Roger Hilton’s sketchbooks consistently featured figurative drawings of female nudes, and in the 1960s these began to feature in his formal works. Speaking of wanting to ‘reinvent figuration’, Hilton began combining aspects of his abstract works with the figurative images he drew, expanding beyond what he saw as the limitations of abstract art. Figure, February
is one example of this, from 1962.
Date of work
Original: Oil paint and charcoal on canvas 147.3 x 182.9 cm © The estate of Roger Hilton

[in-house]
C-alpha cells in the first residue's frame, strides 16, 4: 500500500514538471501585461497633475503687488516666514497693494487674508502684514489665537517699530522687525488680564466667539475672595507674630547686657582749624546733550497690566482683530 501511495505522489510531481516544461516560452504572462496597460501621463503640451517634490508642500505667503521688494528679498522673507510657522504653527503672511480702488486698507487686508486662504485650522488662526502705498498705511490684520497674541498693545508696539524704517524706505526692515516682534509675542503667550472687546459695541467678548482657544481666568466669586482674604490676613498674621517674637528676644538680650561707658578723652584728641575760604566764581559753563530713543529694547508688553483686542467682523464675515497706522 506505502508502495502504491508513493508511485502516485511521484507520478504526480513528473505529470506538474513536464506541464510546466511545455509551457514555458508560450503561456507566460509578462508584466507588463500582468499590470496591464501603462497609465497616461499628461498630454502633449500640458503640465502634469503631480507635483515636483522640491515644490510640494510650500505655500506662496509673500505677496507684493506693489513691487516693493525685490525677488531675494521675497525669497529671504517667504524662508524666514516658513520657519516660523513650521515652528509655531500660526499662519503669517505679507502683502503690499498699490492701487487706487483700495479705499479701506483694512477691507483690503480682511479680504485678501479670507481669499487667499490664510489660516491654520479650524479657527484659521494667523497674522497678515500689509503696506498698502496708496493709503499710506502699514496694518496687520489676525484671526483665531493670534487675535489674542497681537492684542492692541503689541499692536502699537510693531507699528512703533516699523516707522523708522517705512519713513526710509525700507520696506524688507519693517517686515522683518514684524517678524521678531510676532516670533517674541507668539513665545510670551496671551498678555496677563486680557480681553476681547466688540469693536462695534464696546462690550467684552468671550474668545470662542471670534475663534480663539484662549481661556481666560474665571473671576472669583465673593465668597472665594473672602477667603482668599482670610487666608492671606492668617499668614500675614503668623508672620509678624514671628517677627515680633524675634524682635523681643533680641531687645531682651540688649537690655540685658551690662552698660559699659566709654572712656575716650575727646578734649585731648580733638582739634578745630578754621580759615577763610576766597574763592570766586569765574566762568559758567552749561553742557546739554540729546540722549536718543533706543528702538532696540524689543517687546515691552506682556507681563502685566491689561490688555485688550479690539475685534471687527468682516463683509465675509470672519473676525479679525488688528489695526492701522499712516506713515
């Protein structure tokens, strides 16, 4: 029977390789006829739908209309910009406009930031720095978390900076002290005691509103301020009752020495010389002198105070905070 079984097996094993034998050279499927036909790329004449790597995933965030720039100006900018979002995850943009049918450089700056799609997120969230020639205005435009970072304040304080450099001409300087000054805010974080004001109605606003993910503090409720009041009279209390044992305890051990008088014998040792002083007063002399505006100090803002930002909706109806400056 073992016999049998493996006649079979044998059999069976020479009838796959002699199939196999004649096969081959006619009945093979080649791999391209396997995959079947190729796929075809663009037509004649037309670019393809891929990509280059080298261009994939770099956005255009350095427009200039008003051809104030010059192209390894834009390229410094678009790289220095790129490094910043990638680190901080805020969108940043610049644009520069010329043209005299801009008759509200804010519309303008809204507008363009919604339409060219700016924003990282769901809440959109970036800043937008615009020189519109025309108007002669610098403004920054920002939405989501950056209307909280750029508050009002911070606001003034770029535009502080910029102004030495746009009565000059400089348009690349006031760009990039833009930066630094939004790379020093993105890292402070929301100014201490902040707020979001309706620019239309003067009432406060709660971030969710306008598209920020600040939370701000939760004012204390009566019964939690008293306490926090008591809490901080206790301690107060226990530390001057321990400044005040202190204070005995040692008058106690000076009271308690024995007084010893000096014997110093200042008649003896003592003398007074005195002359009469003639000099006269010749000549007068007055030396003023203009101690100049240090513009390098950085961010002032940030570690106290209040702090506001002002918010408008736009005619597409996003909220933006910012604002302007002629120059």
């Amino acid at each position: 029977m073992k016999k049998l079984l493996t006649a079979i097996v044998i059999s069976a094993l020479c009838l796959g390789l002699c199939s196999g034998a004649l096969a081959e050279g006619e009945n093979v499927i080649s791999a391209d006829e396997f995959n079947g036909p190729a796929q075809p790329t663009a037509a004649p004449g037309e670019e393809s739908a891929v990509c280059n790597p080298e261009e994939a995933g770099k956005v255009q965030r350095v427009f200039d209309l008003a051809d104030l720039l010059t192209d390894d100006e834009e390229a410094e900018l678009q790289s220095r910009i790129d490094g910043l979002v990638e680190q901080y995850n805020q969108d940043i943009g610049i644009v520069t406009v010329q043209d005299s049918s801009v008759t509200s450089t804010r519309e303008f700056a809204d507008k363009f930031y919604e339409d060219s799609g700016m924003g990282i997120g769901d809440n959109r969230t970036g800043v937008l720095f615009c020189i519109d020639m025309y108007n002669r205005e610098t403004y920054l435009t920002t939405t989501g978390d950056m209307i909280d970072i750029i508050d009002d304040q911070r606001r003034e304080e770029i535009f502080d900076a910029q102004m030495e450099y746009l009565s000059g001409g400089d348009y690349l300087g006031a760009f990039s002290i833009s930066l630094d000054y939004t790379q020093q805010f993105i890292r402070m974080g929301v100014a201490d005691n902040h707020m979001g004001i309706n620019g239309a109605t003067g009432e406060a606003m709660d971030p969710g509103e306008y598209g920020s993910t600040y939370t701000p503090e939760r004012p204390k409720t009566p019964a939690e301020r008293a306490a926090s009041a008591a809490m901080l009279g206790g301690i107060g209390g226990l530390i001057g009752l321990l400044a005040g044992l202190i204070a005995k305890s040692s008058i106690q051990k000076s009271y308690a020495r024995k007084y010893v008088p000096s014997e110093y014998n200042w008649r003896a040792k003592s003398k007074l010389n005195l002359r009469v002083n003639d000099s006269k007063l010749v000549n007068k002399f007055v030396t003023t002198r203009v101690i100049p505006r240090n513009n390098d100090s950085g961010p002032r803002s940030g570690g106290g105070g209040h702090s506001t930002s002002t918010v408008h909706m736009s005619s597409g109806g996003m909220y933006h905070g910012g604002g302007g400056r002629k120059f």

Roger Hilton (1911 – 1975) was a British abstract artist. He studied at the Slade School of Fine Art, where he won the Orpen prize in 1930. A pioneer of abstract art in Britain, Mondrian, Art Informel and Tachism were influences on his early work. He moved to Cornwall in 1965 and married fellow artist Rose Phipps. In Cornwall he became a prominent member of the St Ives School of artists, and his semi-figurative abstract works gained him international popularity. He won the John Moores First Prize in 1963, was awarded a CBE in 1968 for his contributions to art.